20th Century Fox Home Entertainment
Cast: Kristy Swanson, Donald Sutherland, Luke Perry, Rutger Hauer, Paul Reubens
Extras: Featurette, Theatrical Trailer, TV Spots
Some of our younger readers here at DVDReview.com may not realize that before the popular TV series ’Buffy, the Vampire Slayer’ with Sarah Michelle Gellar appeared, there was a feature film of the same name. While the title is the same for both products, there is quite a difference in tone and quality. Kristy Swanson stars as Buffy, the stereotypical California ’Valley Girl’ who only cares about cheerleading, boys, and being popular. This all changes when she approached by Merrick (Donald Sutherland) and informed that she is a Slayer, a person born to fight vampires. And this happens just in time, as evil vampire Lothos (Rutger Hauer) and his henchman Lefty (Paul Reubens) have arrived in town to create an army of vampires. Buffy, with the help of new love interest Pike (Luke Perry) must develop her newfound skills and save the senior dance from the undead.
While ’Buffy’ the TV series has been applauded for its dark and serious tone, ’Buffy’ the movie avoids this, trying to combine satirical humor with campy horror. Unfortunately it fails on both fronts, which is really sad, as the main idea in the film is so clever. But, once the idea of a ’vampire killing rich girl’ wears off, the film has nowhere to go, as it’s neither very funny and it’s never scary. ’Buffy the Vampire Slayer’ does contain some funny lines and clever sight gags (mostly coming from Paul Reubens), they are too few and far between. Let’s face it, any movie where Luke Perry and David Arquette are the standouts is in trouble. It’s fortunate for all of us that screenwriter Joss Whedon was able to overcome this film and create the TV series.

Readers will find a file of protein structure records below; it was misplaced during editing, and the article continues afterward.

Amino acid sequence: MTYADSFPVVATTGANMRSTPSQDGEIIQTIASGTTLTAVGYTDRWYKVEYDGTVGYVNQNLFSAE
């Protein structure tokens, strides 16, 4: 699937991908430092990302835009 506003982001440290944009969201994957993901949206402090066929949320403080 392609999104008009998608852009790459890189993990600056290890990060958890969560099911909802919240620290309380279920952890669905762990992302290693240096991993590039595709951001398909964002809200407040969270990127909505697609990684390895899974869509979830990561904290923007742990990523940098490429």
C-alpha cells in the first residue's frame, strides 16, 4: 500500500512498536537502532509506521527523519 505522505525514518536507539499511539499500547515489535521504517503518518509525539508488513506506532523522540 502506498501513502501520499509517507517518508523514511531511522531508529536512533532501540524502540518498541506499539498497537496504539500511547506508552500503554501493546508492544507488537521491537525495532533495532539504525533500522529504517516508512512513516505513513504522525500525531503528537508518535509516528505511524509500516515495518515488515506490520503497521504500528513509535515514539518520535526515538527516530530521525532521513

’Buffy the Vampire Slayer’ back-flips onto DVD from 20th Century Fox Home Entertainment. The film is presented in an anamorphic widescreen and has been letterboxed at 1.85:1. The image is sharp and clear, showing only minor defects from the source print. Also, the amount of grain on the image is moderate at worst. The colors are very good, as Buffy’s colorful wardrobe looks very natural on this transfer. The audio on the DVD is a Dolby 4.0 Surround track, which offers clear and audible dialogue, along with some occasional surround sound action. But, there is also some hissing on this track, especially during Chapter 12, in a scene which was clearly dubbed. The DVD contains a 4-minute featurette, which offers interviews and behind-the-scenes footage, as well TV spots and a theatrical trailer, which is letterboxed at 2.35:1.